Cystic fibrosis

 

Cystic fibrosis is our region’s most common autosomal recessive genetic disorder (this means that there must be a mutation in both copies of the gene pair for the disease to develop). It affects one in 3500 children in Europe. Cystic fibrosis is characterised by a mutation of a gene (CFTR) that codes for a protein responsible for the transport of chloride across cell membranes. Chloride cannot circulate normally and this results in thick, viscous mucosal secretions on the surfaces of the lungs and digestive system. The secretions accumulate and cause obstructions that may become infected. The disease affects the lungs, liver and other organs such as the pancreas (insulin-dependent diabetes), reproductive organs (fertility problems), and upper respiratory tract (nasal polyposis). In general, treatment focuses on the lungs and must include daily physiotherapy and hospitalisation for antibiotic therapy when secretions contain bacteria.

The liver may also be affected by the increased viscosity of bile caused by the abnormal CFTR protein in the bile ducts. The accumulation of viscous bile causes multiple obstructions of the bile ducts and may even result in cirrhosis. Cirrhosis makes it difficult for blood to flow through the liver, which means that blood accumulates in the intraabdominal organs. This is known as portal hypertension and has the following symptoms: increase in the size of the abdomen, poor weight gain and – in the most advanced cases – the risk of bleeding in the digestive tract. In rare cases, the liver damage associated with cystic fibrosis may be accompanied by a yellowing of the skin (jaundice) or hepatic insufficiency.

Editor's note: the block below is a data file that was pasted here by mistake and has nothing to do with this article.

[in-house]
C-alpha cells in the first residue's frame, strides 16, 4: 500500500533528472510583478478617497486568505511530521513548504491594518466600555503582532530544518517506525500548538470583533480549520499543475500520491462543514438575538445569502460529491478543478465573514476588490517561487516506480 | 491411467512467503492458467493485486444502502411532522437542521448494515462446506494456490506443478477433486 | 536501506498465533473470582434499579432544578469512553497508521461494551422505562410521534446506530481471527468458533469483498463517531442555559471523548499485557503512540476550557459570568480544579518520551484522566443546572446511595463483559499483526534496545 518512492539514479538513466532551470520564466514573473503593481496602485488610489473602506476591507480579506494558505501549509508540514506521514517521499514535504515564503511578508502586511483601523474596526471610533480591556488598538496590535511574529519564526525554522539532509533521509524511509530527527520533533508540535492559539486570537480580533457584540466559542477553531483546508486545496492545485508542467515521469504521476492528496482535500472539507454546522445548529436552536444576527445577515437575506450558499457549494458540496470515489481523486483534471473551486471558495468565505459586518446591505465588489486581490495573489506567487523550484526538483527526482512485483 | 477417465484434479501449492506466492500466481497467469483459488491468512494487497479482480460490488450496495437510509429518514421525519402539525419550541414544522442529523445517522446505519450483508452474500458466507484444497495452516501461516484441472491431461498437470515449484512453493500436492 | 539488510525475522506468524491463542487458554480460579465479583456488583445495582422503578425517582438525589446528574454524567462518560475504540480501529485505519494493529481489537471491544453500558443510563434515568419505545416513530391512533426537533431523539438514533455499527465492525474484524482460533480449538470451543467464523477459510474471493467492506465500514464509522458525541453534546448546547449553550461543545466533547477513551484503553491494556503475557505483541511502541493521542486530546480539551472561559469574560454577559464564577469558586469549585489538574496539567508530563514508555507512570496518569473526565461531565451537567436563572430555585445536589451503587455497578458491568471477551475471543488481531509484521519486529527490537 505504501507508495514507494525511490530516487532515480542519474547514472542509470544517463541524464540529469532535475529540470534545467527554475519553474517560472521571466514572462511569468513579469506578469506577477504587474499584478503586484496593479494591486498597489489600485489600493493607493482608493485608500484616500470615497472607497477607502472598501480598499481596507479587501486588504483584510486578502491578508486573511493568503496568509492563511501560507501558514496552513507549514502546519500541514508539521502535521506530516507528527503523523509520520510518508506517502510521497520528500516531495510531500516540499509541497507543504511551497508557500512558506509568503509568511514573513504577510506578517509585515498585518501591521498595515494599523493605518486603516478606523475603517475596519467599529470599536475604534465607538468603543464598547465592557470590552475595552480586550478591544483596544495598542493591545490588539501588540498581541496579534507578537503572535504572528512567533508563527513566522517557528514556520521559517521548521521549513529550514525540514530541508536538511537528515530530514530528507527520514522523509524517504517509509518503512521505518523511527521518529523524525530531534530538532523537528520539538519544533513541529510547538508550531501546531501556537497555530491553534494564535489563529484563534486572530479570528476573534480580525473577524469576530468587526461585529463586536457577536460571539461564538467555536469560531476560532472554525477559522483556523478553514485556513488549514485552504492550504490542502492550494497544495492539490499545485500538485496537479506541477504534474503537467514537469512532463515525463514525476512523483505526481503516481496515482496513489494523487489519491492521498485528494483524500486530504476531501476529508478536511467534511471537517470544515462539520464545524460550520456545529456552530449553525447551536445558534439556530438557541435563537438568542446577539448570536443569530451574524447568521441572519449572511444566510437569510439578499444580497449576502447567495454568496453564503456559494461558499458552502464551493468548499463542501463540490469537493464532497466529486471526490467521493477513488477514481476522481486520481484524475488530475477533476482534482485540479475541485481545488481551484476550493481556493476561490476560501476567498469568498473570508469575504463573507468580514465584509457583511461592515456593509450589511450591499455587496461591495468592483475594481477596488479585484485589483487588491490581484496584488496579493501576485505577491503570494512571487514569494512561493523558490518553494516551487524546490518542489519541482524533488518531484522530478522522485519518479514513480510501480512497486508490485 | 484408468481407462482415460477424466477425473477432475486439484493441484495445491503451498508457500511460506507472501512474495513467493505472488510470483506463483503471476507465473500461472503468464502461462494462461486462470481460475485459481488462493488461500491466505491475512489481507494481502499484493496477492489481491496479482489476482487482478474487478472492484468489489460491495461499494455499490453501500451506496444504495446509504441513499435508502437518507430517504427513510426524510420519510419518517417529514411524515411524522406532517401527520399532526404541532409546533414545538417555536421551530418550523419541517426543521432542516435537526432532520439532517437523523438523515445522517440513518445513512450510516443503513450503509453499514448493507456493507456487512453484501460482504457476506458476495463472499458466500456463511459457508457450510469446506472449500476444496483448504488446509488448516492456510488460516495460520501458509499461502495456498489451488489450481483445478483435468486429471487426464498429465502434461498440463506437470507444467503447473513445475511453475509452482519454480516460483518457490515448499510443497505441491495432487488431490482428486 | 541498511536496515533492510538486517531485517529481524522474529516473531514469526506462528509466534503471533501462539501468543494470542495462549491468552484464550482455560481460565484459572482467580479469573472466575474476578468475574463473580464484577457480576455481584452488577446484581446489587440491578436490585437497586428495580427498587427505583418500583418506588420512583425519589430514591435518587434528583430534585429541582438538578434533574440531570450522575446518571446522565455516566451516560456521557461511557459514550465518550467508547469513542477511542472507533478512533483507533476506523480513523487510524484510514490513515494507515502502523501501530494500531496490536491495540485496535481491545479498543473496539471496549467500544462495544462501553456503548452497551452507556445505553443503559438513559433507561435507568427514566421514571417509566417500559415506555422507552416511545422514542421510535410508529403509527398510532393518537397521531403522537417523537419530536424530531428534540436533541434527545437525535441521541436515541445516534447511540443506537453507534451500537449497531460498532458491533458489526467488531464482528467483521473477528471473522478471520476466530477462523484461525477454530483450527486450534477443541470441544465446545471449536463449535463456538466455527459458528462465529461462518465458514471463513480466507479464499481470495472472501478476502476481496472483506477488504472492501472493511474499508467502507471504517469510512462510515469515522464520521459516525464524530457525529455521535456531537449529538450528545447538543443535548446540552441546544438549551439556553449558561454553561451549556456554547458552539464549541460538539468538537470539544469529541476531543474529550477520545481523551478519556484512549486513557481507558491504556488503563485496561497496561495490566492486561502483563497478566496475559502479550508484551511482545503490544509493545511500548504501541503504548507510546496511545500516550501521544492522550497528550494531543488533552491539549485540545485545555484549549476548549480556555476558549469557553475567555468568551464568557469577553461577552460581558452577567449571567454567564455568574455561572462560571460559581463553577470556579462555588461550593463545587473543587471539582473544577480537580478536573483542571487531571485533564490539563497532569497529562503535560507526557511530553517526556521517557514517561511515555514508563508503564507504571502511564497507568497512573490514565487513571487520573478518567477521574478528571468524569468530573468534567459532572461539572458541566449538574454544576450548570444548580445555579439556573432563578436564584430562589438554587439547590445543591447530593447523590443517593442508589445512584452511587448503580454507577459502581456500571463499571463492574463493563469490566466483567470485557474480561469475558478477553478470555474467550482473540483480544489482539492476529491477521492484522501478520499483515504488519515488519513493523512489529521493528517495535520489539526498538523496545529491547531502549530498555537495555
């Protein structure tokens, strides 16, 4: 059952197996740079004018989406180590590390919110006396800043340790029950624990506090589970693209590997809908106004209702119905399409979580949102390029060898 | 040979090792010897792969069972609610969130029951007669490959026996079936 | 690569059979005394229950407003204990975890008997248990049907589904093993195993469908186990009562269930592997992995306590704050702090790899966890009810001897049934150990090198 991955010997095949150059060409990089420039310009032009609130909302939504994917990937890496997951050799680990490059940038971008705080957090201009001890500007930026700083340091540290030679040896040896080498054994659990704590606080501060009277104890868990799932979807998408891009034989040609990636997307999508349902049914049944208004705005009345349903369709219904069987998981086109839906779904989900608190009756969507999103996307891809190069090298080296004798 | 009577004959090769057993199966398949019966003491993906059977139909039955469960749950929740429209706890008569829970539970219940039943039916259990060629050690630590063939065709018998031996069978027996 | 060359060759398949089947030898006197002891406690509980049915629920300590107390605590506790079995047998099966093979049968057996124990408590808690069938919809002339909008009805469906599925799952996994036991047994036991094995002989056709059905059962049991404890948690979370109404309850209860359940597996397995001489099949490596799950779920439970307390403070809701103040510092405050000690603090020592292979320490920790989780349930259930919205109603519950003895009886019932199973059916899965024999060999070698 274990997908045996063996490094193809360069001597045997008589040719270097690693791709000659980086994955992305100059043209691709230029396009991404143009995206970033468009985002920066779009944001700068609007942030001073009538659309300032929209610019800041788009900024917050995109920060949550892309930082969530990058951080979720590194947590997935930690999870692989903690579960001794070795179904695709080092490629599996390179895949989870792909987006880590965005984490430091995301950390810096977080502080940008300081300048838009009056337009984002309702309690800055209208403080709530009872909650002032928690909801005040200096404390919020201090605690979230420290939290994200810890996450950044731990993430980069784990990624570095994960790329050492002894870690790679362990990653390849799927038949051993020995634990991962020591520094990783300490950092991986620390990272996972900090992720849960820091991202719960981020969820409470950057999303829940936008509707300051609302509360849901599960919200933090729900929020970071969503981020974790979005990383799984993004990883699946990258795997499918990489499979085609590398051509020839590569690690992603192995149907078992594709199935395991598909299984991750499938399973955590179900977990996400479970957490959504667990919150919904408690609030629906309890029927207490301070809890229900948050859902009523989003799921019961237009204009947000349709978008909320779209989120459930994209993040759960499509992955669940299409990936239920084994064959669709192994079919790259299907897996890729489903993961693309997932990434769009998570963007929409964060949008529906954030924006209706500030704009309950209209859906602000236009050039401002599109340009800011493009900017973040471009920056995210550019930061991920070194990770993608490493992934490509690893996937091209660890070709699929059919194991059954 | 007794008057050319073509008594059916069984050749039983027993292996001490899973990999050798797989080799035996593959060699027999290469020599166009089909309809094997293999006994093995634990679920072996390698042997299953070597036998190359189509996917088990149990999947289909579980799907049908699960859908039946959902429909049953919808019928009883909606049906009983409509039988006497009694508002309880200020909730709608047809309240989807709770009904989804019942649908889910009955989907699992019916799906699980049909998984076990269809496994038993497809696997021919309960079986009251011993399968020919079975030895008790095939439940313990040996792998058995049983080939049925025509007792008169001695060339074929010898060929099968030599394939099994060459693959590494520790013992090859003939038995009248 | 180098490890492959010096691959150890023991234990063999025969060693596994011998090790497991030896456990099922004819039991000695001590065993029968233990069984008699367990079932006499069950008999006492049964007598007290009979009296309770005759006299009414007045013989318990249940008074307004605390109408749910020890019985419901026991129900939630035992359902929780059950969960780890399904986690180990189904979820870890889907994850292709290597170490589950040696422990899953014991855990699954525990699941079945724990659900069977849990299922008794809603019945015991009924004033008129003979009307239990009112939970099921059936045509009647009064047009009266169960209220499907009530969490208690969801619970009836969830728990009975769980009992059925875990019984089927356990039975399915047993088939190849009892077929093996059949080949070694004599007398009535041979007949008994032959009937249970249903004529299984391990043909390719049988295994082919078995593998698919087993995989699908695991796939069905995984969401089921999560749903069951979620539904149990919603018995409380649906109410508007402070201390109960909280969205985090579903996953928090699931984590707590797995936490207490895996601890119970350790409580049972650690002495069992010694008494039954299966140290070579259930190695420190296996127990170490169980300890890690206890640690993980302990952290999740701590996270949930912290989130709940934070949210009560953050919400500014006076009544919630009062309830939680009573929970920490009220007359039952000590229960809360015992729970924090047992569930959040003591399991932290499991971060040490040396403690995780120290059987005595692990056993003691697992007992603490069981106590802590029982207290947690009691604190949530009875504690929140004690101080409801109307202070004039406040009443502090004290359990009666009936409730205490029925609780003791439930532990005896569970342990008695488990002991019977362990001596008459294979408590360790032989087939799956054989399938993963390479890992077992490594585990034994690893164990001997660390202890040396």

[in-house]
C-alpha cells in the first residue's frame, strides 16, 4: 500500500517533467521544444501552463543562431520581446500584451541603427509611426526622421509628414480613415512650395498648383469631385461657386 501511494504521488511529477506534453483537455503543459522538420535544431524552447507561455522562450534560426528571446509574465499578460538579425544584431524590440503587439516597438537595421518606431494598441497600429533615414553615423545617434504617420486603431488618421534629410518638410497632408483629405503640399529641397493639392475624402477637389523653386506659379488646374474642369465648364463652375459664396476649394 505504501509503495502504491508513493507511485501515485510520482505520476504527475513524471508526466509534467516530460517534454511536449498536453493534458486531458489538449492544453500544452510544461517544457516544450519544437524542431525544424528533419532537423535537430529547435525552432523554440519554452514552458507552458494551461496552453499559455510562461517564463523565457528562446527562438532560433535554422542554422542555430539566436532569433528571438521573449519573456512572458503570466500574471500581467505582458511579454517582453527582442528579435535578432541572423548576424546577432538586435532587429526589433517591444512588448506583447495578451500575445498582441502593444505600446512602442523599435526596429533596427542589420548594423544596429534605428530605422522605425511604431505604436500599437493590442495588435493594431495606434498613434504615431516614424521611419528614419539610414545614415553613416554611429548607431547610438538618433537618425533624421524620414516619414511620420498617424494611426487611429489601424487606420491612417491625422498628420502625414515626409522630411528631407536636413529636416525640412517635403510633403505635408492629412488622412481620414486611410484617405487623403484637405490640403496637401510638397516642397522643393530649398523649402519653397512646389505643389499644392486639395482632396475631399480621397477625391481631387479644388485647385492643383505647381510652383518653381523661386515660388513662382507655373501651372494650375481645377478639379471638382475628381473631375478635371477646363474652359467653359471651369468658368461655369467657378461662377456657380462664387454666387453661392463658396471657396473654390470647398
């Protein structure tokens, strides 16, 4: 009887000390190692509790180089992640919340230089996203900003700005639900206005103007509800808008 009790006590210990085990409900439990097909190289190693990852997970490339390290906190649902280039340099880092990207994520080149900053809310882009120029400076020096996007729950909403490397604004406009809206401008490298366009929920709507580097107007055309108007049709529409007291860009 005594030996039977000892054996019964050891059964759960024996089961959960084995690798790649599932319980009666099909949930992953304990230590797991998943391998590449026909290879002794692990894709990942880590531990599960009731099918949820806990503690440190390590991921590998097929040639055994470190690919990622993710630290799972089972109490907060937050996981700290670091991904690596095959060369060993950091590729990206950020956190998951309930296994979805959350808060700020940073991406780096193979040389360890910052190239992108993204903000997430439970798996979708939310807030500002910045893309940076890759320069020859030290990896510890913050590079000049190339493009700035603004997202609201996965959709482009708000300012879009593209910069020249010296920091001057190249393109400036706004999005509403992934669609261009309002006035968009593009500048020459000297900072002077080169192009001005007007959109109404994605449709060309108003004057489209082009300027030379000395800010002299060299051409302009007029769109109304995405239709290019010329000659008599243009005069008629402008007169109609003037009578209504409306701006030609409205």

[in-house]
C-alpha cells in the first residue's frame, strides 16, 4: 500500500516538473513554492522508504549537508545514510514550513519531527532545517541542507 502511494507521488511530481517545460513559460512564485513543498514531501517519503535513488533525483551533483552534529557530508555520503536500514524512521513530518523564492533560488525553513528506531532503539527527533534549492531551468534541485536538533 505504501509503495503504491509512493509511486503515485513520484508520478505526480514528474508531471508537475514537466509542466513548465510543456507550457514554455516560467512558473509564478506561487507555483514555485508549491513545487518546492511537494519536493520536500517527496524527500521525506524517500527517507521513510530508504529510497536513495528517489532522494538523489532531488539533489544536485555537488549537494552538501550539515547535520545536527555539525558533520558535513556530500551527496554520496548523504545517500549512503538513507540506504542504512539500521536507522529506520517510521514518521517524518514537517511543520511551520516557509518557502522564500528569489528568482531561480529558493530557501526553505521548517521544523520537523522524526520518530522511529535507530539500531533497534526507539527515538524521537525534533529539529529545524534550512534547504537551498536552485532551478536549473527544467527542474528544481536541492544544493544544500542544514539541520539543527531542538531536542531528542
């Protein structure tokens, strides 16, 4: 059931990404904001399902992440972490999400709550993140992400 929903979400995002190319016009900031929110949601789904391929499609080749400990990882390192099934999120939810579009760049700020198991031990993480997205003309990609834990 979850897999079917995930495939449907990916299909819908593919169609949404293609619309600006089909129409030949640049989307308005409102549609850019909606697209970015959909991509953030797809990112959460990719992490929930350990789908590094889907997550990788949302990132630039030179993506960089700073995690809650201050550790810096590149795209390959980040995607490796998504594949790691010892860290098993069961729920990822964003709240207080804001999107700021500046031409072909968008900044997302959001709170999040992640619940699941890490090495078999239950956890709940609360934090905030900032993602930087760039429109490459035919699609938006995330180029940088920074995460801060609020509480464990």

Cystic fibrosis is diagnosed by means of a sweat test to assess whether there is an increased concentration of chloride excreted in sweat; the diagnosis may be confirmed by genetic testing for the CFTR mutation.

Cystic fibrosis has no cure. Treatment aims at managing the disease and includes pulmonary treatment (antibiotic therapy, physiotherapy), cholestasis treatment (fat-soluble vitamins, ursodeoxycholic acid) and pancreatic enzyme replacement therapy for pancreatic damage. Depending on clinical findings, transplantation may be suggested: either a lung transplant, or a liver transplant, or a double transplant of both organs. A liver transplant will cure the liver-related aspects of the genetic disorder, which means that there will be no recurrence of the liver disease in the graft. However, the pulmonary and endocrine damage will remain after liver transplantation and will require the same treatment as before the transplant.

Dr. Natalie Rock
Octobre 2014